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President Barack Obama lauded Pakistan as a “strong counterterrorism partner” with the United States since Sept. 11 and framed the death of al-Qaida leader Osama bin Laden as an opportunity for the two nations to work better together in the future.
“There have been times where we’ve had disagreements,” the president said during an interview aired Sunday on CBS’ “60 Minutes.” “There have been times where we’ve wanted to push harder and for very various concerns they might have hesitated, and those differences are real. And they’ll continue. But the fact of the matter is we’ve been able to kill more terrorists on Pakistani soil than just about anyplace else. We could not have done that without Pakistani cooperation.
“And I think that this will be an important moment in which Pakistan and the United States gets together and says, all right, we’ve gotten bin Laden, but we’ve got more work to do and are there ways for us to work more effectively together than we have in the past, and that’s going to be important for our national security,” he said in the interview, which was his first broadcast since U.S. Navy SEALs killed bin Laden in Pakistan on May 1.
Senate Foreign Relations Chairman John Kerry (D-Mass.) and ranking member Dick Lugar (R-Ind.) were skeptical Sunday that Pakistan was unaware of bin Laden’s compound in Abbottabad, where Pakistan’s military academy is located. Other lawmakers have called on the United States to re-examine aid to Pakistan in light of the revelation.
U.S. officials believe that bin Laden had a support network in Pakistan, Obama said, but they are still trying to determine whether it extended to government or intelligence officials.
“We think that there had to be some sort of support network for bin Laden inside of Pakistan, but we don’t know who or what that support network was,” he said. “We don’t know whether there might have been some people inside of government, people outside of government, and that’s something that we have to investigate and, more importantly, the Pakistani government has to investigate.”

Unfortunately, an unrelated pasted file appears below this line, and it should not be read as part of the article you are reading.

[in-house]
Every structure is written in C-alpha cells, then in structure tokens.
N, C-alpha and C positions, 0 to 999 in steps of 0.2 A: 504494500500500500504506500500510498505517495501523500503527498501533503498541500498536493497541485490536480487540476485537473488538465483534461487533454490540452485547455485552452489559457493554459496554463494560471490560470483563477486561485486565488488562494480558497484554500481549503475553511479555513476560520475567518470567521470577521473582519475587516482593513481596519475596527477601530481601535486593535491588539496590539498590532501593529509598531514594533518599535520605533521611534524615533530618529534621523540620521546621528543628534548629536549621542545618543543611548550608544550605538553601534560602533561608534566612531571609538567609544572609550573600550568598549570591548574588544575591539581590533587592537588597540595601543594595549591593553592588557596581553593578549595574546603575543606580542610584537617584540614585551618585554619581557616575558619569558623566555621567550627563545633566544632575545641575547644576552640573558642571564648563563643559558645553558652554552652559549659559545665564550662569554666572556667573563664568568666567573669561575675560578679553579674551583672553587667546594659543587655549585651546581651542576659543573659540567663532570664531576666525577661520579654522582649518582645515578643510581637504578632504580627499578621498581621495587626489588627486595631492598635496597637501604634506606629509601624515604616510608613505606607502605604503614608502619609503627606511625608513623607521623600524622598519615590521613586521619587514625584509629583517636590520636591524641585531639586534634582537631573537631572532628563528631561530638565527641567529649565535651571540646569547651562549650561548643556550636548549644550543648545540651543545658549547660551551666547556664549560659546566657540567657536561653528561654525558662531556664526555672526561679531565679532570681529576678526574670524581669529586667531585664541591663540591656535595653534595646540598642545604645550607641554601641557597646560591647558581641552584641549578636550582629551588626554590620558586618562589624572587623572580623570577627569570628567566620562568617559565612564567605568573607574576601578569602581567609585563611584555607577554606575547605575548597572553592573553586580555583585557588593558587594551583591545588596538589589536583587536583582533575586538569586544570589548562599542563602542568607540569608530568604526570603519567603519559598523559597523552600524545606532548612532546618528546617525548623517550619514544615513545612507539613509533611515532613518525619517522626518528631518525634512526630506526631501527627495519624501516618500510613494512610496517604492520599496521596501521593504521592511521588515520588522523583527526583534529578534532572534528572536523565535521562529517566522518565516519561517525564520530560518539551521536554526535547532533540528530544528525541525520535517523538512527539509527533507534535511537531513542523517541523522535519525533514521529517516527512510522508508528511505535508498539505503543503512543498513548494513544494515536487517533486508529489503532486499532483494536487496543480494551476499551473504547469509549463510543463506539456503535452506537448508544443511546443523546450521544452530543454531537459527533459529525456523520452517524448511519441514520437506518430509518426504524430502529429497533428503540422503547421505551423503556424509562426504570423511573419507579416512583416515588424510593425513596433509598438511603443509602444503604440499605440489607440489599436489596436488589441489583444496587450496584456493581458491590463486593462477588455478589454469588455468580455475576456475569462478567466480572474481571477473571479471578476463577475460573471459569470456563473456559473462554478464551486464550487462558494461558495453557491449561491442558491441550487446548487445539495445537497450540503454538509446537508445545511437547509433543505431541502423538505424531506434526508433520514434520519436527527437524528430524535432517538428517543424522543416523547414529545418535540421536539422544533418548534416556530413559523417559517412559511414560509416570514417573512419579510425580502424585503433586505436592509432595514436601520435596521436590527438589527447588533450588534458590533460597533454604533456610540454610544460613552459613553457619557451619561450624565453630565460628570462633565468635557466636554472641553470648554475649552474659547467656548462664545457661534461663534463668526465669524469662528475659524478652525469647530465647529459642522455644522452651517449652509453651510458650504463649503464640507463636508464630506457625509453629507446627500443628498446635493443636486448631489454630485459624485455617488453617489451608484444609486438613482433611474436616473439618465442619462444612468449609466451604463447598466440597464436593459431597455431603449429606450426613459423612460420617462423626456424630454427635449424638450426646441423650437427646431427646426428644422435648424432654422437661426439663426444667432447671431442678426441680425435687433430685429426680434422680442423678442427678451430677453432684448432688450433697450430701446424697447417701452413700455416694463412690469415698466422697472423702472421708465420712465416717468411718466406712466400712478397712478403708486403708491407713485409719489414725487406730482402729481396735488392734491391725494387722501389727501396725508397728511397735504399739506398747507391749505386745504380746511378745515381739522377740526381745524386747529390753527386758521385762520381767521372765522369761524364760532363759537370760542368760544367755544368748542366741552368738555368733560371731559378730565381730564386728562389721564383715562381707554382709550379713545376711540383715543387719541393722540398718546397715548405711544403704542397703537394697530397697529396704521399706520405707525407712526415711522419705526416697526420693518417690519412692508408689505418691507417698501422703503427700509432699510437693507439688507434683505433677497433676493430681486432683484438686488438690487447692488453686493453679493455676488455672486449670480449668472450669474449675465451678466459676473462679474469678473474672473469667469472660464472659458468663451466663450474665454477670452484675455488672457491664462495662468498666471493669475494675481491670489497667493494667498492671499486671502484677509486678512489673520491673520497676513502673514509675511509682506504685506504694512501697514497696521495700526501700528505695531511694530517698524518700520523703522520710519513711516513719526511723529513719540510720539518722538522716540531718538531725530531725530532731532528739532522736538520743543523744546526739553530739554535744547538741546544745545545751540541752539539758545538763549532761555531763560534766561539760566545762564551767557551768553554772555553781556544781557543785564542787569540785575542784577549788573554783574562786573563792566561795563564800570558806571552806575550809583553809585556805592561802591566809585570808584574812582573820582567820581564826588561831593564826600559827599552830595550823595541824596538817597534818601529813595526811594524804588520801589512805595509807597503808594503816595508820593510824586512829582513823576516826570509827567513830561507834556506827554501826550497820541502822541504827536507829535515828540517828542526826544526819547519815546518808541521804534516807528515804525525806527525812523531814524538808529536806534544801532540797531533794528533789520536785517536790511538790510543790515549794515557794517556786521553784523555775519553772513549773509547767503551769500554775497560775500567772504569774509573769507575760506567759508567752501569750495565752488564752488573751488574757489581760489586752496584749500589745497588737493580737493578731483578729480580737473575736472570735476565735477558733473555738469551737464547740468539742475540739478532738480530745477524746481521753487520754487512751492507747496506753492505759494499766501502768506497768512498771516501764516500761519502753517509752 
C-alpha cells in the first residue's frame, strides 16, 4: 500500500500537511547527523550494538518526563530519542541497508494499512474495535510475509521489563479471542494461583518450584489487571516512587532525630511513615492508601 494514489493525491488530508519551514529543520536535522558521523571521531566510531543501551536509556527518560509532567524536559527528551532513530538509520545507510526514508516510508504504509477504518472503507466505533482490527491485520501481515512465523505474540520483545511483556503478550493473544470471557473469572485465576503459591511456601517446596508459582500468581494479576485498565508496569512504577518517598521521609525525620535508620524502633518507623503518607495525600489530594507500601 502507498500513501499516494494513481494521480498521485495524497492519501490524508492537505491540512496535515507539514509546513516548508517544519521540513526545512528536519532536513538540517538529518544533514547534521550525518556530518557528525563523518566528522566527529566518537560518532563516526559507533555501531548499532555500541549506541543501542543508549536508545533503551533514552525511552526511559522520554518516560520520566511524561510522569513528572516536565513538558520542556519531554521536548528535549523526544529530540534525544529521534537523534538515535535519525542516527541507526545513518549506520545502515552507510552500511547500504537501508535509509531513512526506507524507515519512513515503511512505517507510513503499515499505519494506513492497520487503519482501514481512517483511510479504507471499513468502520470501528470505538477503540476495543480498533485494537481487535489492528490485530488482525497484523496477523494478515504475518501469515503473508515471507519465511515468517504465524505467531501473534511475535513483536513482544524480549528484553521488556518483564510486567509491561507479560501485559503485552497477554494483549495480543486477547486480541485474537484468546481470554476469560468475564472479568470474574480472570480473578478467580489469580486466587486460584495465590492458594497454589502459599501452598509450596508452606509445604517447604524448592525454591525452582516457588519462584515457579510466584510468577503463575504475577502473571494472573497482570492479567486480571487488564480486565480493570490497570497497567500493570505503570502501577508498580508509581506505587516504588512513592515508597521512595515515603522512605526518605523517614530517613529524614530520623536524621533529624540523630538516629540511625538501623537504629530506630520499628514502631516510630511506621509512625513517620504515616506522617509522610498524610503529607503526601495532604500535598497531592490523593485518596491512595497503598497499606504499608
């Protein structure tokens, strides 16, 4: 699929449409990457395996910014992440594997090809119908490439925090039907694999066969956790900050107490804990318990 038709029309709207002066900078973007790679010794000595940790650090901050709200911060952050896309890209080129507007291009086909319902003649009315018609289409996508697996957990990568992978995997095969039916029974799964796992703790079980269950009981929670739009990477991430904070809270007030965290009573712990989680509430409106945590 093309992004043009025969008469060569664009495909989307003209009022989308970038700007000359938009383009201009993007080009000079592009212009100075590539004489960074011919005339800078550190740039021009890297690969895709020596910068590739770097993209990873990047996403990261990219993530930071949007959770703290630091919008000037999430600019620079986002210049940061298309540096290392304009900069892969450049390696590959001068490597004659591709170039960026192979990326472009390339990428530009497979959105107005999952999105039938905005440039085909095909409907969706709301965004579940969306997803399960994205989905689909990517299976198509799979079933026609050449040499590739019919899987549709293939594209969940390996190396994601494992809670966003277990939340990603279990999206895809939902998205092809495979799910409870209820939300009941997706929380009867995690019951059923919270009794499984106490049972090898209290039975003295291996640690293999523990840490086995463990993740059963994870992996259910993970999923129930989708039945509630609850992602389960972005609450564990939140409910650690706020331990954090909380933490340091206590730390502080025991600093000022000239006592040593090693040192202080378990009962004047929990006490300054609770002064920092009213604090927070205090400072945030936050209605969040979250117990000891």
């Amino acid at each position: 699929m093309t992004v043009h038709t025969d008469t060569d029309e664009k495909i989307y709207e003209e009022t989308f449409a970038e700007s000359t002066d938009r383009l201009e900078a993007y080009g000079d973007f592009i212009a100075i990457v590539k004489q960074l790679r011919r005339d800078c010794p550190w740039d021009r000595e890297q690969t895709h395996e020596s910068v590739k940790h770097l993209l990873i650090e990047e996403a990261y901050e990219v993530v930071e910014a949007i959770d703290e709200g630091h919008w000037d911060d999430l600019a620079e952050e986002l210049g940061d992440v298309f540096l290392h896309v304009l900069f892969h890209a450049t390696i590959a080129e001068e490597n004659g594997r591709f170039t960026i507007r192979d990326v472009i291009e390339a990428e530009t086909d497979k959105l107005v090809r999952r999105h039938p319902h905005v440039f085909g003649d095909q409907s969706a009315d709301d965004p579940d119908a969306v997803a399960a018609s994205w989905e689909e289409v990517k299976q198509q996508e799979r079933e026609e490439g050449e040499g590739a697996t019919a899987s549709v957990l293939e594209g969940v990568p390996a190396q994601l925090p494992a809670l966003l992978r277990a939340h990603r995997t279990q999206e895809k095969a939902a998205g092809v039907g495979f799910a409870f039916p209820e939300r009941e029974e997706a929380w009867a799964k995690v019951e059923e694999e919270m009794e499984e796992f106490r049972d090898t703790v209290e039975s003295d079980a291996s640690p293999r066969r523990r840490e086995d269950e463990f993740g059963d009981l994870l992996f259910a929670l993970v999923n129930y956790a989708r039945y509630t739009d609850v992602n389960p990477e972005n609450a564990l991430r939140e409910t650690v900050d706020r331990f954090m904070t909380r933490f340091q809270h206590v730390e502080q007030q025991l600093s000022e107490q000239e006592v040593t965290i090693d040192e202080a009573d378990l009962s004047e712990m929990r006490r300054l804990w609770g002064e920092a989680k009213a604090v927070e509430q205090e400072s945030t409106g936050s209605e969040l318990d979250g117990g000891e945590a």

The Pakistani government has expressed “profound interest” in discovering more about the support networks, the president said. But he warned that answers won’t come immediately.
“But these are questions that we’re not going to be able to answer three or four days after the event,” he said. “It’s going to take some time for us to be able to exploit the intelligence that we were able to gather on site.”
Obama added that he hopes that the information the SEALs collected from the compound could lead U.S. officials to other terrorists, as well as reveal the inner workings of al-Qaida.
“We now have the opportunity — we’re not done yet — but we’ve got the opportunity, I think, to finally defeat at least al-Qaida in that border region between Pakistan and Afghanistan,” he said. “That doesn’t mean that we will defeat terrorism, it doesn’t mean that al-Qaida hasn’t metastasized to other parts of the world where we’ve got to address operatives there. But it does mean we’ve got a chance to, I think, really deliver a fatal blow to this organization if we follow through aggressively in the months to come.”
Obama credited some of the mission’s success to the boost in troops in Afghanistan to target the Taliban and al-Qaida.
“We’ve denigrated al-Qaida significantly even before we got bin Laden, and I think it’s important for everybody to understand that the work that’s been done in Afghanistan helped to prepare us for being able to take bin Laden out,” he said.
The United States is scheduled to begin drawing down troops from Afghanistan in July, and Obama stood by the timeline.
“It’s important to understand that our job’s not yet finished and that we’ve got to make sure that we leave an Afghanistan that can secure itself, that does not again become a safe haven for terrorist activity,” he said. “But I think that they can be accomplished on the timeline that I’ve already set out.”